La Malinche: The woman behind the sword of Hernan Cortes

Bob Schulman

Browse around Mexico's museums and souvenir shops and chances are you'll come across paintings depicting the historic meeting of Spanish conquistador Hernan Cortes and Aztec Emperor Moctezuma II in 1519. Look close, and you'll likely spot a third main character in the paintings – a beautiful, dark-haired Indian woman. This is her story.

The invaders called her La Malinche – meaning something like “the captain's woman” -- but her name was really Malinalli. Born around 1500, she originally lived in an Aztec territory of eastern Mexico, perhaps in what's now the state of Veracruz. There, people spoke Nahuatl, the common language of the seven Aztec tribes.

After her father died, legends say, Malinalli's mother remarried and her new stepfather later sold her to some passing traders. She was eventually re-sold to a Mayan tribe down the coast in the modern-day state of Tabasco, where she learned to speak their language.

(The two different languages are important to the story, as is Tabasco. More about this later.)

From there the legend jumps to 1519 and the start of the conquest. It began when Hernan Cortes and his fleet of 12 ships left their home port in Cuba to explore the riches of Mexico's nearby Yucatan Peninsula. The Spaniards first showed up on the offshore Mayan island of Cozumel, which turned out to have few riches. But they were able to free a shipwrecked Spanish priest who'd been held captive by the Mayans.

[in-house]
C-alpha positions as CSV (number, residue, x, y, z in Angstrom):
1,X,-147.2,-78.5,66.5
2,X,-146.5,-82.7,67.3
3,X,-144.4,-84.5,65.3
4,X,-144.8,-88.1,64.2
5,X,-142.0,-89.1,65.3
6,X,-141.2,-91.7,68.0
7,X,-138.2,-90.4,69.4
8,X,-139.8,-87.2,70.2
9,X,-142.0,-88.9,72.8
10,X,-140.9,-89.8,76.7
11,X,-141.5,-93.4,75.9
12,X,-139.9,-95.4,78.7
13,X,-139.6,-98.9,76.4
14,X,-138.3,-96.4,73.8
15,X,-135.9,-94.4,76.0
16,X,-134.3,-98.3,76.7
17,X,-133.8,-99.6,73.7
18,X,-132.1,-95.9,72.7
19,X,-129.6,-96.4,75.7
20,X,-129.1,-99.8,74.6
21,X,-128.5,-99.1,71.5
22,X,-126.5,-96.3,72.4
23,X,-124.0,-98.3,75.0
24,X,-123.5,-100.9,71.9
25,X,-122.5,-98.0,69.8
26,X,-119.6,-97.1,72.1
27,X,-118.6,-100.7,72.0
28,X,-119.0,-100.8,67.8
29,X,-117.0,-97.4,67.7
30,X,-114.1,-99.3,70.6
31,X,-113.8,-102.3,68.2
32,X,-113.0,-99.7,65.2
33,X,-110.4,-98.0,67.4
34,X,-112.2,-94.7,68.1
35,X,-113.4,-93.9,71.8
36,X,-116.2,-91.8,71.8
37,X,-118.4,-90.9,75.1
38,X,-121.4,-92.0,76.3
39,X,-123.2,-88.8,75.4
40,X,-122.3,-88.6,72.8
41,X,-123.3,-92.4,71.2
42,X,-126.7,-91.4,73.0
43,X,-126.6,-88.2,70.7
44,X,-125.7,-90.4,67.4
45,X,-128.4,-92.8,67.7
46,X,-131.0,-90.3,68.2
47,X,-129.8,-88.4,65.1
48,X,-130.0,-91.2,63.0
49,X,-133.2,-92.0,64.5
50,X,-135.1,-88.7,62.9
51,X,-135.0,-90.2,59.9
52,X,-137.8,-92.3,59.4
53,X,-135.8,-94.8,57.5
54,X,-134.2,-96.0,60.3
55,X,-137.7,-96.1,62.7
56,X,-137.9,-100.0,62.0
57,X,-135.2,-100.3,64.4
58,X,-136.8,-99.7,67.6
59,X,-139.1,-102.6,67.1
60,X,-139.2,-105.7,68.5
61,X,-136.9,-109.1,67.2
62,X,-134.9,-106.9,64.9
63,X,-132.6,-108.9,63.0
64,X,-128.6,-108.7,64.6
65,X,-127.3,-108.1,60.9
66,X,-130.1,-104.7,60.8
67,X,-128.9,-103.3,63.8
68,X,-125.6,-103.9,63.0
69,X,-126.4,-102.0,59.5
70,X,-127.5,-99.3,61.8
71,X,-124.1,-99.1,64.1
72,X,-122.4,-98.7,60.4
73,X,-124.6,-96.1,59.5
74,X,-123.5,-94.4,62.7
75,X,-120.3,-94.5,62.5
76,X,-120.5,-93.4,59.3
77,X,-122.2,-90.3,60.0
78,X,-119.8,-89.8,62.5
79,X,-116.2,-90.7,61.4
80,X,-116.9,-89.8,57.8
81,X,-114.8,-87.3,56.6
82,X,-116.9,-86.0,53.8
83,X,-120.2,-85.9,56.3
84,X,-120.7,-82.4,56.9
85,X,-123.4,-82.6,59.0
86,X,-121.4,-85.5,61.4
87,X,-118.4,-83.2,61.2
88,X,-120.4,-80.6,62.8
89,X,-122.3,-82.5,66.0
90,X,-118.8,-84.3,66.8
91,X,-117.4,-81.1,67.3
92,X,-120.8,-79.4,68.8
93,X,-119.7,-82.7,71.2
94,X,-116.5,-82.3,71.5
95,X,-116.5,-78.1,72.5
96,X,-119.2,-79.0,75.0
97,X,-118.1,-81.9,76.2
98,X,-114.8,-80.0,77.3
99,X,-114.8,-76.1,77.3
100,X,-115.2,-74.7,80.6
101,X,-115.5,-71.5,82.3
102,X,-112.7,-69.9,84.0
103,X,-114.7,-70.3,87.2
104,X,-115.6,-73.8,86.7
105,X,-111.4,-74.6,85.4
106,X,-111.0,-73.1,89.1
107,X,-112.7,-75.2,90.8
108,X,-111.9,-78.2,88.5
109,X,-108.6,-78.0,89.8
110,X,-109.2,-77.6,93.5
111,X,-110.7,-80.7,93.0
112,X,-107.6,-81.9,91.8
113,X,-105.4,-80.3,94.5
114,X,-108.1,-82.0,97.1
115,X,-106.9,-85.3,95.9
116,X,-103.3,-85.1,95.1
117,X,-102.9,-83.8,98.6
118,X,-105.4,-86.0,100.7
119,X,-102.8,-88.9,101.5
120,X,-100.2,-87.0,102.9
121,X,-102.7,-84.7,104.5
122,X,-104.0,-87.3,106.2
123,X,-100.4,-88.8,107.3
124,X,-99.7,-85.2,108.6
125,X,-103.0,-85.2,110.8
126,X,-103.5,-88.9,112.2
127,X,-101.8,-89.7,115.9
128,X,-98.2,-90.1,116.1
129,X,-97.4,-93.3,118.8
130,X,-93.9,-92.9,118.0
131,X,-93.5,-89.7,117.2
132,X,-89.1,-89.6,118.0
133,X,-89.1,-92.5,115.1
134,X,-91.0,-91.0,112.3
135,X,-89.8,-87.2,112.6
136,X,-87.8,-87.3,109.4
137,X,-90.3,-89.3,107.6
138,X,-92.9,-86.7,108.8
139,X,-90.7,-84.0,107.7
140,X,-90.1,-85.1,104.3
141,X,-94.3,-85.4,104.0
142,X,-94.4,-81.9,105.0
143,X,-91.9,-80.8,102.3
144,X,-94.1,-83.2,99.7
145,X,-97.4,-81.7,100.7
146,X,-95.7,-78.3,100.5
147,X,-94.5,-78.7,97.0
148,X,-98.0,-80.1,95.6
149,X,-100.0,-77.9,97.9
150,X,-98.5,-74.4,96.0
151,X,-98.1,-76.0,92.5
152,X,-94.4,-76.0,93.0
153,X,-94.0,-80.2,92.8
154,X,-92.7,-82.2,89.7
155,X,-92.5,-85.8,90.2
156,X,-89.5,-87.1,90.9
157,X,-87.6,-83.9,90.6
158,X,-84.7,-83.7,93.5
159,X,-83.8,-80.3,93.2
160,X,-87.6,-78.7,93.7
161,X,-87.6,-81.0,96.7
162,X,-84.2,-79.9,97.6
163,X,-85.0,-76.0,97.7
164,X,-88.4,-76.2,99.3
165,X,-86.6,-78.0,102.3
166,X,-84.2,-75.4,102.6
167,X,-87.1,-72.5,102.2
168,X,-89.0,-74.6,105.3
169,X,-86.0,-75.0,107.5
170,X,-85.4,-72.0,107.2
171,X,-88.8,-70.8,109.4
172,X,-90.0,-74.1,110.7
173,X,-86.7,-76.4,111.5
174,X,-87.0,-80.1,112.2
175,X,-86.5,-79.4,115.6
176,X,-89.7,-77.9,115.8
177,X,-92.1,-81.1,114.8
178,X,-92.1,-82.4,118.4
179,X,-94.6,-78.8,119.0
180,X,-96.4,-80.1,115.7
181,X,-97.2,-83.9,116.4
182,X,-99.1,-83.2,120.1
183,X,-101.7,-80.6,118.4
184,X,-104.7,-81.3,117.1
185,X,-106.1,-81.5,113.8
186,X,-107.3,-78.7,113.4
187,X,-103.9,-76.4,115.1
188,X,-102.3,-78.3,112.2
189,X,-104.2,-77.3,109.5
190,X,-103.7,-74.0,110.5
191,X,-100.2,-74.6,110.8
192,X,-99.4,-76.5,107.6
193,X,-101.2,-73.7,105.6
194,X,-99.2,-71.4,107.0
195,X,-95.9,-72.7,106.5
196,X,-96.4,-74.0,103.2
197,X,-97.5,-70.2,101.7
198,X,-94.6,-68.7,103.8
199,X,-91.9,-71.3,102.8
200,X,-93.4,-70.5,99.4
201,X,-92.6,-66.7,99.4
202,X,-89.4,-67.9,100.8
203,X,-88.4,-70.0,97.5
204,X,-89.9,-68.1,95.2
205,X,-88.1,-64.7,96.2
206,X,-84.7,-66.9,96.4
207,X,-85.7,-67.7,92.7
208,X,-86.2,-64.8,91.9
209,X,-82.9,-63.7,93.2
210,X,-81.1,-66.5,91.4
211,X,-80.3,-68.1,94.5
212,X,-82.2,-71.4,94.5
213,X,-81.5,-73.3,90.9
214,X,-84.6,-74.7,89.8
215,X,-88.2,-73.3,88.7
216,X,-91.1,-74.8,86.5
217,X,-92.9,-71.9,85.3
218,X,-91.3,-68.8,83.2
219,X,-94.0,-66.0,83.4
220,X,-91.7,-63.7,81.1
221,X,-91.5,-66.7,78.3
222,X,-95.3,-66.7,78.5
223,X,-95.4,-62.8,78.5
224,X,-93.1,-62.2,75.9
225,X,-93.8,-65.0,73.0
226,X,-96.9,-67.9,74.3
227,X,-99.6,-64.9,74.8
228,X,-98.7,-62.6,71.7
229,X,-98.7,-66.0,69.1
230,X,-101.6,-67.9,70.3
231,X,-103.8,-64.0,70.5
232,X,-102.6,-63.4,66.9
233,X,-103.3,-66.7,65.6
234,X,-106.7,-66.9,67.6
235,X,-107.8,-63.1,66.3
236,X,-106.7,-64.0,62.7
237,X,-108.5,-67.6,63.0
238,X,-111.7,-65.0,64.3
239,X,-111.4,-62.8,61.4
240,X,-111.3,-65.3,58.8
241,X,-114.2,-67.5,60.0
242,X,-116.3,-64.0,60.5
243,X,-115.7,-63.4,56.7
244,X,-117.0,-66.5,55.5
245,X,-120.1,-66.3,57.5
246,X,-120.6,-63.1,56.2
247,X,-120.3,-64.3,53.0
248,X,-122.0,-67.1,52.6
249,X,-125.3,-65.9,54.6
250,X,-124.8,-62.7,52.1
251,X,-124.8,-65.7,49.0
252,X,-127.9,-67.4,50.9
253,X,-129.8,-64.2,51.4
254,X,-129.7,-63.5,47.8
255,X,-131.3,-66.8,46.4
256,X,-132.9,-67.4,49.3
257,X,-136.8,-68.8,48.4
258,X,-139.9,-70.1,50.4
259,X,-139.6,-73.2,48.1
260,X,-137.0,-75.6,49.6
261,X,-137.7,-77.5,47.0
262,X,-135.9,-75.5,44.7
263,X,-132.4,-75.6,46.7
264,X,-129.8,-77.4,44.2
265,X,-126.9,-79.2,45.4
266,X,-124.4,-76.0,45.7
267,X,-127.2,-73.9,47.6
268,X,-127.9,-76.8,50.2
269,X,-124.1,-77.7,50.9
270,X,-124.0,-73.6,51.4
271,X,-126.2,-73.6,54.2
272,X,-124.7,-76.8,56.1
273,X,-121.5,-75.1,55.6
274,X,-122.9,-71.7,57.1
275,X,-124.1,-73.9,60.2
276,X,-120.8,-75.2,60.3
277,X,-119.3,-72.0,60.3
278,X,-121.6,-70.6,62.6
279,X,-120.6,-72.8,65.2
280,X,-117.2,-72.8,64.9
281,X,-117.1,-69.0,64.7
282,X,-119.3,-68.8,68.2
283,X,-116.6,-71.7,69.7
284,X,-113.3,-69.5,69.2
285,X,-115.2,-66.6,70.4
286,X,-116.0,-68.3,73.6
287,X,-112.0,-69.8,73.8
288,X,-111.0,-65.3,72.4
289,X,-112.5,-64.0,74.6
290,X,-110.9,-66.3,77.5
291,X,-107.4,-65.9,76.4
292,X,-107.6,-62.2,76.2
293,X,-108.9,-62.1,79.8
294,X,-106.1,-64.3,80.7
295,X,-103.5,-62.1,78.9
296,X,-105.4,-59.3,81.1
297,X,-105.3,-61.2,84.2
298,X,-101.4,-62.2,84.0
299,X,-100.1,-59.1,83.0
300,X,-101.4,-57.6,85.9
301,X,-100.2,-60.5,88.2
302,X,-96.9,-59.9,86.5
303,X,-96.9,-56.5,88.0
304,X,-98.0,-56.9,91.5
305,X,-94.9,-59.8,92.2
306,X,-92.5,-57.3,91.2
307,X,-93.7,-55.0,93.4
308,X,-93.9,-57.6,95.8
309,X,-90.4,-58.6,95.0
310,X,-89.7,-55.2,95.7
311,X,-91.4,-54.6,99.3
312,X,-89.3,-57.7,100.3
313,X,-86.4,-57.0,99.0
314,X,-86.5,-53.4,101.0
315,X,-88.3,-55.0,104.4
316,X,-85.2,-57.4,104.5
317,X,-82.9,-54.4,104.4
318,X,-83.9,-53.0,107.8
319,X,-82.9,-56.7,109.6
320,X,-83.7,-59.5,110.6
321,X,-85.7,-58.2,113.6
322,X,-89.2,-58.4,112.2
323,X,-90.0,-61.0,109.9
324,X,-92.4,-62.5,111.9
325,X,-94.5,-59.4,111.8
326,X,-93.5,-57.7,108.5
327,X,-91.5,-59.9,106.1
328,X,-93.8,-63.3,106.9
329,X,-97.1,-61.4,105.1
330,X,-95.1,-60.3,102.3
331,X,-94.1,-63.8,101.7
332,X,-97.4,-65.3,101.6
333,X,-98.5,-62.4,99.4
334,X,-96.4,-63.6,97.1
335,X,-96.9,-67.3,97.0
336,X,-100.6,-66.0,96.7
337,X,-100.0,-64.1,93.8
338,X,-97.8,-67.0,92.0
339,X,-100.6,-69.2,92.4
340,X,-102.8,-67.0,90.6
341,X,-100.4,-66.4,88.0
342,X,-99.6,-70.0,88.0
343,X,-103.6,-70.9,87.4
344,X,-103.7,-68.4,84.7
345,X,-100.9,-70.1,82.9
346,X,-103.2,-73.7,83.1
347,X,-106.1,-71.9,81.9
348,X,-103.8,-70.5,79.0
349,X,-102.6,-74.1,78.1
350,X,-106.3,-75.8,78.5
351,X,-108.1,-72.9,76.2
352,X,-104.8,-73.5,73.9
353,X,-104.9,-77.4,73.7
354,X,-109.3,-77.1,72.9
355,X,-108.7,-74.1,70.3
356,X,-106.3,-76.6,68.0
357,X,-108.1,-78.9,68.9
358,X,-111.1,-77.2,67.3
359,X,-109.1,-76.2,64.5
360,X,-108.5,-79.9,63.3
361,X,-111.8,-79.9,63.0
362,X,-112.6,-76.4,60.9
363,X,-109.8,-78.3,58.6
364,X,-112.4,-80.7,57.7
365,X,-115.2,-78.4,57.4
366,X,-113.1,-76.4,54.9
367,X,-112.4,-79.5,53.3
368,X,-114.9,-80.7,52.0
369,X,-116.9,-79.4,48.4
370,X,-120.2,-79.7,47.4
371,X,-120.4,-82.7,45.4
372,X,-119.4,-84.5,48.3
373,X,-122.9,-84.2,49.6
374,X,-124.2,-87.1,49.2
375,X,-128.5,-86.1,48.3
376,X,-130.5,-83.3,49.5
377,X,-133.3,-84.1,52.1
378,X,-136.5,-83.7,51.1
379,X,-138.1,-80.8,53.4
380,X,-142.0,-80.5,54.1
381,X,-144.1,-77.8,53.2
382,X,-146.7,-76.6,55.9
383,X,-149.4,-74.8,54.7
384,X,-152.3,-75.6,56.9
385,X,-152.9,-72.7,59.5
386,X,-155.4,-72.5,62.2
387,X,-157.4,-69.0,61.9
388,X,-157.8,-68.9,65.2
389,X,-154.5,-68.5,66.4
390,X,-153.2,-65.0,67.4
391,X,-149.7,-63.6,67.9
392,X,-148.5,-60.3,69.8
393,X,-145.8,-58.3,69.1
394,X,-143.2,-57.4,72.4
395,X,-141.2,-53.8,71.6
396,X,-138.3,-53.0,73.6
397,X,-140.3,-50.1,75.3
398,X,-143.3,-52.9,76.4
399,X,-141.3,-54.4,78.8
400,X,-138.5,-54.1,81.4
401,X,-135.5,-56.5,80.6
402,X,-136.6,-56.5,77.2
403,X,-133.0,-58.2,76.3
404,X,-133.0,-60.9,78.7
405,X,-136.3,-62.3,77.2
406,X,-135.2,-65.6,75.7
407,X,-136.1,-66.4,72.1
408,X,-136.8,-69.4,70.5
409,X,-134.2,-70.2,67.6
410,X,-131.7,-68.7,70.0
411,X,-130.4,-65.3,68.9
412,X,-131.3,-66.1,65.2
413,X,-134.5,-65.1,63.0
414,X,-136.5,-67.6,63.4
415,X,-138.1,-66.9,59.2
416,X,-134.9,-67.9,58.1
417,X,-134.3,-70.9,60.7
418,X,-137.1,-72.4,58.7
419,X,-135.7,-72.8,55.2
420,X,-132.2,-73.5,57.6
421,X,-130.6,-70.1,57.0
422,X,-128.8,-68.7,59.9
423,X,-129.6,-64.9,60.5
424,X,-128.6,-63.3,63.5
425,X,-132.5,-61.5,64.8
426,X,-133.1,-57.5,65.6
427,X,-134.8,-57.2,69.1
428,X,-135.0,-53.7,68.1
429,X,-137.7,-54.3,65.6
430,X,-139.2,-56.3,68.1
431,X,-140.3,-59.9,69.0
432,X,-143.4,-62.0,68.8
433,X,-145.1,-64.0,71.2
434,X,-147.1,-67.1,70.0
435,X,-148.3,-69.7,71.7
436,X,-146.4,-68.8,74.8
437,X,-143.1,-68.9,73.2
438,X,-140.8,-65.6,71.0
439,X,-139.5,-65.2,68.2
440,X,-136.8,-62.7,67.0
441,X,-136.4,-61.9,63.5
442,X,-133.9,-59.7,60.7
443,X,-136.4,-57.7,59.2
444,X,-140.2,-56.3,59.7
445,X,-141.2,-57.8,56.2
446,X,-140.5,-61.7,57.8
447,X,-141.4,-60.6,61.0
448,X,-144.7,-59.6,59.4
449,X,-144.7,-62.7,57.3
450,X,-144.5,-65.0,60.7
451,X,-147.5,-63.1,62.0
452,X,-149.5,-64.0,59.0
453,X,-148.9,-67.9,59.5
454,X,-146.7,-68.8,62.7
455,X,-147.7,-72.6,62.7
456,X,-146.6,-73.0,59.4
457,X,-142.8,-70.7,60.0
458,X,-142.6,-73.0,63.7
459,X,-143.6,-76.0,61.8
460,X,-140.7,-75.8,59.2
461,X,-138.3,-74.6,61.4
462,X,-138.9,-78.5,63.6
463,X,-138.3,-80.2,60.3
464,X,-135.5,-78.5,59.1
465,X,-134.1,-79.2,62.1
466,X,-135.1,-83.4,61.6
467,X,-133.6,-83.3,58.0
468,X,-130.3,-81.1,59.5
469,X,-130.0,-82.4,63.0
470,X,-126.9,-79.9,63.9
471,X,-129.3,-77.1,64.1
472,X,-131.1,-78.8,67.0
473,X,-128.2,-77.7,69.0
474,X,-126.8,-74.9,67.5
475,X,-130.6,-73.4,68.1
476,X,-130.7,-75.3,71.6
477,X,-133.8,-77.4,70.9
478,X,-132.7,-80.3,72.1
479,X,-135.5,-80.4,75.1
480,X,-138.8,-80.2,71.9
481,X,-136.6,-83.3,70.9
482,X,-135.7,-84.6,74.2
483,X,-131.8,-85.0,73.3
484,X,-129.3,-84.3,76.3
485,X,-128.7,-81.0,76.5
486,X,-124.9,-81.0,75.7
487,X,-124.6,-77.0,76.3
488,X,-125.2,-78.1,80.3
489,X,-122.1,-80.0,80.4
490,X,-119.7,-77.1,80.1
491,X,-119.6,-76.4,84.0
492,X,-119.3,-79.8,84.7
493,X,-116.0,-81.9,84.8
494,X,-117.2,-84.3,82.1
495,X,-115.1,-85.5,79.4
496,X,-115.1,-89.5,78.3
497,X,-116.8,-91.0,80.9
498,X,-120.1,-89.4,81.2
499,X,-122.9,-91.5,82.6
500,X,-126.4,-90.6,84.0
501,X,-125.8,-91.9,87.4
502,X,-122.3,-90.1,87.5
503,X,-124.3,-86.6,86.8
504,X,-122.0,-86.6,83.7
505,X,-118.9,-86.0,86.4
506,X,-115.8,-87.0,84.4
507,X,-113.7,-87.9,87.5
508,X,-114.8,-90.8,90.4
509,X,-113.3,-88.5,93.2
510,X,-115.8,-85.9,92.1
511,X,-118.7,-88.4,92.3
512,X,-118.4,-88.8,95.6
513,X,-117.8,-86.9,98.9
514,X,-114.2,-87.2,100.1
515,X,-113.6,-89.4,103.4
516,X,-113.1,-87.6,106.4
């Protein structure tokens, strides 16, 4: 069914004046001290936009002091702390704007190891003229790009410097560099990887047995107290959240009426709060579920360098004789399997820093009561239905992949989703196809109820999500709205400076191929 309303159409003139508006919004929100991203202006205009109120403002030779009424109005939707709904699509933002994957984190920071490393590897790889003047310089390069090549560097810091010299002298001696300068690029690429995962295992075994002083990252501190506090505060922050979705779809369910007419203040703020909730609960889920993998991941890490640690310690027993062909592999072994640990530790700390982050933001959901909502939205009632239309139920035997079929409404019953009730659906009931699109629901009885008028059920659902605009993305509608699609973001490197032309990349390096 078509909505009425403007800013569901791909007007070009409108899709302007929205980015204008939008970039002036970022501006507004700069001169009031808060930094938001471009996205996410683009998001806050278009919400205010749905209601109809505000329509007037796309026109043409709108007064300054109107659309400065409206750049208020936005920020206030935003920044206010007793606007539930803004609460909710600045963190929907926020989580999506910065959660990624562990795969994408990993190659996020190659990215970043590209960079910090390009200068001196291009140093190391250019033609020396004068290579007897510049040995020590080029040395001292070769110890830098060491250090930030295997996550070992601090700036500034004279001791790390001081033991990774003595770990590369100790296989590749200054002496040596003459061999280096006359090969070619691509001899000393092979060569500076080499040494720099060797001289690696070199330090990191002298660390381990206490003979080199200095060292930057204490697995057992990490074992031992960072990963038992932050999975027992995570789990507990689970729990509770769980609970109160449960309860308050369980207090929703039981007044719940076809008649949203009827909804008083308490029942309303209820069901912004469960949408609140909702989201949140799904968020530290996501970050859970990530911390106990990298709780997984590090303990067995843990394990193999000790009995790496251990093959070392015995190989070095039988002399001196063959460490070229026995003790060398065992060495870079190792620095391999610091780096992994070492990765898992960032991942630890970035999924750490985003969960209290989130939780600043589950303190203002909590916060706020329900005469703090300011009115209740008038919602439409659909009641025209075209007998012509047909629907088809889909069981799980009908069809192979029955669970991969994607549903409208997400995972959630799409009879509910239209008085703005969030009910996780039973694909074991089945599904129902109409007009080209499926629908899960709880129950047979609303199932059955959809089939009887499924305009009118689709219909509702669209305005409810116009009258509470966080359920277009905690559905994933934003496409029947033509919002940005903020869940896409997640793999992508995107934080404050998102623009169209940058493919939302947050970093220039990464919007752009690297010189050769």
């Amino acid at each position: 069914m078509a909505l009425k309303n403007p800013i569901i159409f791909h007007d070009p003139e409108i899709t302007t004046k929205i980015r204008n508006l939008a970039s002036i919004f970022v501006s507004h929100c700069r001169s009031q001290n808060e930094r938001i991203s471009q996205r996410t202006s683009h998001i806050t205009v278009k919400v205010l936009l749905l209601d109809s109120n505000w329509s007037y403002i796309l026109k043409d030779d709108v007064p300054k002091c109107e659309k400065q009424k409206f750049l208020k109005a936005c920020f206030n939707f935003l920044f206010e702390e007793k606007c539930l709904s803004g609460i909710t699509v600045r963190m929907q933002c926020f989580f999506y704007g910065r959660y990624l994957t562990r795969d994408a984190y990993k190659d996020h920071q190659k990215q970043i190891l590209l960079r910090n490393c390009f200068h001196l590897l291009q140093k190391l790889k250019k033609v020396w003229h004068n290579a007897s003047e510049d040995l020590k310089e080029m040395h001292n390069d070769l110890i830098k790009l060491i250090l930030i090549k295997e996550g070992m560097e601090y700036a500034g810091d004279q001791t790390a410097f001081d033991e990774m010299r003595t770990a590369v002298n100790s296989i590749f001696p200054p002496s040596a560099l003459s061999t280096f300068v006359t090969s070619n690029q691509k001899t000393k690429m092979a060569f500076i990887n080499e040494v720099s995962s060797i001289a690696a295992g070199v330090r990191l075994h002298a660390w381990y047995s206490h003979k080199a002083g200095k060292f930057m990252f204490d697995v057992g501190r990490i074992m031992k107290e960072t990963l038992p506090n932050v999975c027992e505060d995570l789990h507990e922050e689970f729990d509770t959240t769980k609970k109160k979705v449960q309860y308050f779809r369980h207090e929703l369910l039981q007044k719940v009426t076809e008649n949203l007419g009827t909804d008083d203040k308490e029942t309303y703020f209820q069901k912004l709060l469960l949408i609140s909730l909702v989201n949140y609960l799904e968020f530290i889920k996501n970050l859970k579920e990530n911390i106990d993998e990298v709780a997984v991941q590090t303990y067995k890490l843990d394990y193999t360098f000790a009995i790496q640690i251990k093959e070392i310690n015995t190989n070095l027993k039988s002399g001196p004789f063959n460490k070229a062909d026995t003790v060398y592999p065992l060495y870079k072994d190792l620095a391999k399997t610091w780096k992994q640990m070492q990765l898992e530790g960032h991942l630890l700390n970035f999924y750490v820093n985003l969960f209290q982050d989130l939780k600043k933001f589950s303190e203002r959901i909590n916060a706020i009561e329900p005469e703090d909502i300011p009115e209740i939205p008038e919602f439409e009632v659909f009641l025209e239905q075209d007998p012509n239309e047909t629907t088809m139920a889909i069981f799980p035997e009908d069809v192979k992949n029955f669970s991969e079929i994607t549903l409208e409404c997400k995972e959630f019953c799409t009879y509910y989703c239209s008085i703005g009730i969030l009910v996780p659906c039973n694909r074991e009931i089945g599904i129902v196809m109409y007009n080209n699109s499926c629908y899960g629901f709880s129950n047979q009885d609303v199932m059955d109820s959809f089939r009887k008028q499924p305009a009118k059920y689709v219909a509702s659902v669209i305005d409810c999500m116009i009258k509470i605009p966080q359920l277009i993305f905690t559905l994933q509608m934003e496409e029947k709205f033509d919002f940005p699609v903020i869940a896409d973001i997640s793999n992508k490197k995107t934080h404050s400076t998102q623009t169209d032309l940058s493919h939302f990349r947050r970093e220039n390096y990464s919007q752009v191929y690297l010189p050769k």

(The shipwrecked priest has a big part in the story, too. Read on.)

Next, Cortes sailed around the tip of the Yucatan to a spot in the Mayan territory of Tabasco he'd heard was loaded with gold and silver. But when the Spaniards got there, they only thing they found was an army of Tabascans – who greeted the invaders with showers of arrows and spears.